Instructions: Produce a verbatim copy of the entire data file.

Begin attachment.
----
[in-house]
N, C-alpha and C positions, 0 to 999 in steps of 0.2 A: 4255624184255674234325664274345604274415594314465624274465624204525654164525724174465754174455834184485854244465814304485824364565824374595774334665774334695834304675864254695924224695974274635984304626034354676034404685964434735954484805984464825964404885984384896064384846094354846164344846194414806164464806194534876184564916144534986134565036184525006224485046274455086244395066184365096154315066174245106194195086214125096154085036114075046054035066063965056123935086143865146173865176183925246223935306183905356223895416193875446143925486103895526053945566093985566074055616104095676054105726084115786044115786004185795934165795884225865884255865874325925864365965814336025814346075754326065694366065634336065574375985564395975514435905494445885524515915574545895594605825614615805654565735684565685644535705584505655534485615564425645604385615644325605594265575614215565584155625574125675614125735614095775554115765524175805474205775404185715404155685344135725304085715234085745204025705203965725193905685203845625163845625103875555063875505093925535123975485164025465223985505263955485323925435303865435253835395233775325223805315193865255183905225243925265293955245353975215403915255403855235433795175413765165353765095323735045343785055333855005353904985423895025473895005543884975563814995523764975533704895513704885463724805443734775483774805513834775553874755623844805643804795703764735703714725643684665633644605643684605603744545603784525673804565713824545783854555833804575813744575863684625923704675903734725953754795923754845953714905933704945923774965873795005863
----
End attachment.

[in-house]
N, C-alpha and C positions, 0 to 999 in steps of 0.2 A: 4255624184255674234325664274345604274415594314465624274465624204525654164525724174465754174455834184485854244465814304485824364565824374595774334665774334695834304675864254695924224695974274635984304626034354676034404685964434735954484805984464825964404885984384896064384846094354846164344846194414806164464806194534876184564916144534986134565036184525006224485046274455086244395066184365096154315066174245106194195086214125096154085036114075046054035066063965056123935086143865146173865176183925246223935306183905356223895416193875446143925486103895526053945566093985566074055616104095676054105726084115786044115786004185795934165795884225865884255865874325925864365965814336025814346075754326065694366065634336065574375985564395975514435905494445885524515915574545895594605825614615805654565735684565685644535705584505655534485615564425645604385615644325605594265575614215565584155625574125675614125735614095775554115765524175805474205775404185715404155685344135725304085715234085745204025705203965725193905685203845625163845625103875555063875505093925535123975485164025465223985505263955485323925435303865435253835395233775325223805315193865255183905225243925265293955245353975215403915255403855235433795175413765165353765095323735045343785055333855005353904985423895025473895005543884975563814995523764975533704895513704885463724805443734775483774805513834775553874755623844805643804795703764735703714725643684665633644605643684605603744545603784525673804565713824545783854555833804575813744575863684625923704675903734725953754795923754845953714905933704945923774965873795005863